downtown Seattle yesterday
Like hundreds of millions of people around the world, I have a lot more time on my hands than I did even a week ago. I spend a lot of that new-found time reading the news every day. This hasn’t been good for my mental health, but I haven’t stopped. I began today by reading this global survey by the Associated Press of what”s happening with Covid-19 around the globe. It reports that, as of now, according to a running tally by Johns Hopkins University in the U.S., more than 275,000 cases have been confirmed globally, including over 11,000 deaths — but at least 88,000 people have recovered. In Italy, the country now being hit the hardest, 5,986 new cases and 627 new deaths were reported on Friday alone, bringing their total to at least 47,021 cases and 4,032 dead.
To varying degrees, people in the U.S. (where I live) are staying at home more than they used to. Governors in California, New York, and Illinois — home to 70 million people — have ordered their citizens to stay at home unless they have vital reasons to go out. Other state governors will surely follow suit within days. In my state (Washington), it hasn’t come to that yet, but the governor has ordered the closure of schools and most businesses and restricted gatherings of people to relatively small numbers, and has pleaded with everyone to stay home even without being ordered to do so. That may change. As of yesterday, there were 1,524 confirmed cases of the virus in Washington and 83 deaths, most of all those in the Seattle area where I live.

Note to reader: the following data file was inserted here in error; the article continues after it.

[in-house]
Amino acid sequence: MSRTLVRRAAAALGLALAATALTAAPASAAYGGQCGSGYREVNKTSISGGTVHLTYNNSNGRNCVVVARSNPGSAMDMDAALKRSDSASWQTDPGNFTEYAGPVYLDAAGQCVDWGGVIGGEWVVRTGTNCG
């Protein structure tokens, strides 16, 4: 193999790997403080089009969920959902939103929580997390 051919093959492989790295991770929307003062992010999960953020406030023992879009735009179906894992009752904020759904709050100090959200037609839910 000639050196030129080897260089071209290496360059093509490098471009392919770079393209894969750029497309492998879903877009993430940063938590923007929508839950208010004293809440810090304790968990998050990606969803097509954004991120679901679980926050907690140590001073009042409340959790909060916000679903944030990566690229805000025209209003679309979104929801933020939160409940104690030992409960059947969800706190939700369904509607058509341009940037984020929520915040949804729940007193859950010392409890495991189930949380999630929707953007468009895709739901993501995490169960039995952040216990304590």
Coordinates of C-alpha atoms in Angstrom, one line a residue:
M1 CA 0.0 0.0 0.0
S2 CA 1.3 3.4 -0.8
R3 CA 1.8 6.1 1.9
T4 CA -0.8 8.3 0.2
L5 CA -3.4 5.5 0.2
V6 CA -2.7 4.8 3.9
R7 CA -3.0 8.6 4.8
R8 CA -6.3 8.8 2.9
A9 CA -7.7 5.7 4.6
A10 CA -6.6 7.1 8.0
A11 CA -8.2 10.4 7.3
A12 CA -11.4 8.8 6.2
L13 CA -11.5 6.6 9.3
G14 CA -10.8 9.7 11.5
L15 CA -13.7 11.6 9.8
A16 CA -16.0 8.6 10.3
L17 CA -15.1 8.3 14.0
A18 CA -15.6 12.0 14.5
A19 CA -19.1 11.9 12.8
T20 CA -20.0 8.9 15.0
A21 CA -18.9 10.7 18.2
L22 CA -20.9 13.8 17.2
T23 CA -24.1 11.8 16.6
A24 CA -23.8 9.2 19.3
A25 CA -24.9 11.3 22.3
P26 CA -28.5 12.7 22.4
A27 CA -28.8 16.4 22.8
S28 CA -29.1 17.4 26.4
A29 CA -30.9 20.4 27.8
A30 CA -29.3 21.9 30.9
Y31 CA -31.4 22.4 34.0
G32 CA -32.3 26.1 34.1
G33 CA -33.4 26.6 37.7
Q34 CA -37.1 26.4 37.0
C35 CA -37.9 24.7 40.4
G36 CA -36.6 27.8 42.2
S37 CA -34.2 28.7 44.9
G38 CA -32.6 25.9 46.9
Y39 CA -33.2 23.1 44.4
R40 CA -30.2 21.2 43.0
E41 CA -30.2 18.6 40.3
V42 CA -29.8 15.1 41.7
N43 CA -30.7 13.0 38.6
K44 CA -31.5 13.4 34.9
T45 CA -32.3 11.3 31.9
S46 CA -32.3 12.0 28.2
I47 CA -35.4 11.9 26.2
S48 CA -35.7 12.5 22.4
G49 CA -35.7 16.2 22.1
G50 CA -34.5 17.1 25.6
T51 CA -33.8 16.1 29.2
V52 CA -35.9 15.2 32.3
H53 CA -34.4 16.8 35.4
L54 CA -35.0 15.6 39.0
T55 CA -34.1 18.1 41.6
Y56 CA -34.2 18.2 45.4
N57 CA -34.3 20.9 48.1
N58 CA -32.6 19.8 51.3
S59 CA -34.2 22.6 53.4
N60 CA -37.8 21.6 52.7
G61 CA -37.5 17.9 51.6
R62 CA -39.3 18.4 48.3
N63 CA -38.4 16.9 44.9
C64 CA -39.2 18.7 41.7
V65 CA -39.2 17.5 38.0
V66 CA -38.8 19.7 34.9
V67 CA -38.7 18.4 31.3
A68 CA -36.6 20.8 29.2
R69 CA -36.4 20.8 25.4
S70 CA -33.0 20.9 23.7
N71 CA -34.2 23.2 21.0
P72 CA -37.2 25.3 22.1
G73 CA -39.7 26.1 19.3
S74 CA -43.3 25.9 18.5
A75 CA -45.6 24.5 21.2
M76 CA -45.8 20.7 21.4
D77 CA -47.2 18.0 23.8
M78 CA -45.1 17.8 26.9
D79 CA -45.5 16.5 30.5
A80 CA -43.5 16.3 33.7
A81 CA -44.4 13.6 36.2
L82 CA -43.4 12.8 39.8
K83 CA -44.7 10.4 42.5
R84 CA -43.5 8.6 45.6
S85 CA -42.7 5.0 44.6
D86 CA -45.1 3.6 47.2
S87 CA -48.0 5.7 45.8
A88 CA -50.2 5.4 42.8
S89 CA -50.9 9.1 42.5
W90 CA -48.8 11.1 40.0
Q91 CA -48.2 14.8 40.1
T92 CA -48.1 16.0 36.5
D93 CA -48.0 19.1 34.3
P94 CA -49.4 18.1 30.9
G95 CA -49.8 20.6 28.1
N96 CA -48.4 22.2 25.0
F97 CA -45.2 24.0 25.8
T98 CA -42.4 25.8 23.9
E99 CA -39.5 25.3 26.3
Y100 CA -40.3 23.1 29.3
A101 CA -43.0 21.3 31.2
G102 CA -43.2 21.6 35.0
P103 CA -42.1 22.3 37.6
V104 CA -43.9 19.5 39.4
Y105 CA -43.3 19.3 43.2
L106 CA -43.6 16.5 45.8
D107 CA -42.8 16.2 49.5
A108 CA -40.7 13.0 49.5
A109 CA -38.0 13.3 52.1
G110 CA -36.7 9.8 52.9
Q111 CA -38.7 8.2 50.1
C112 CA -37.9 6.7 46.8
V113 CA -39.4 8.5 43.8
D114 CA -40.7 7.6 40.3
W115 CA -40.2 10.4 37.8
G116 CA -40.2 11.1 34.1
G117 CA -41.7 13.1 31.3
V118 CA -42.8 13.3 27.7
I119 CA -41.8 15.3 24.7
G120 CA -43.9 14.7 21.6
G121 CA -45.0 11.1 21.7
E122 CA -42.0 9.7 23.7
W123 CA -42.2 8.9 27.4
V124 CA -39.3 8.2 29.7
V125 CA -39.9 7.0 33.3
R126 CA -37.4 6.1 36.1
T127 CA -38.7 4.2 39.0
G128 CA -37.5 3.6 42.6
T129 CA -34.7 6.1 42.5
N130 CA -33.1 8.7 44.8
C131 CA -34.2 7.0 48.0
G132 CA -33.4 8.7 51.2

The economic toll of all these preventive measures has already been extraordinary, and will get much worse (on that subject, this Washington Post article today is sobering, to put it very mildly). The unemployment rate in the U.S. is spiking, soaring toward levels not seen since the Great Depression. Tons of small businesses have closed, and many will probably never reopen. Giant corporations are begging the government for stupendous sums of money. Vital medical supplies, hospital beds, and trained health-care workers are running short in most metropolitan areas, and the expected tsunami of Covid-19 hospitalizations hasn’t even hit yet. It’s all very depressing, and worrying.
I do intend to pull together a round-up of new metal later today, but since a large percentage of us are basically shut in now, with only limited face-to-face contact with other people (or no contact), I thought I’d start this Saturday by giving our visitors, both old-timers and newcomers, a chance to talk with us and each other here. This is what I suggest:
another Seattle street scene
If you feel like it, tell us what has happened to you in this time of the virus. What’s happening in the community where you live? Are you shut in or still moving around? Are you out of work or still working, at home or in a business location that’s still open? Are you taking precautions even if not ordered to do so?
And how do you feel about the current situation? Are you in trouble or adjusting? How’s your toilet paper supply holding out? And how are you spending new-found free time? If you’ve found any new metal that’s helping you get by, feel free to share that too.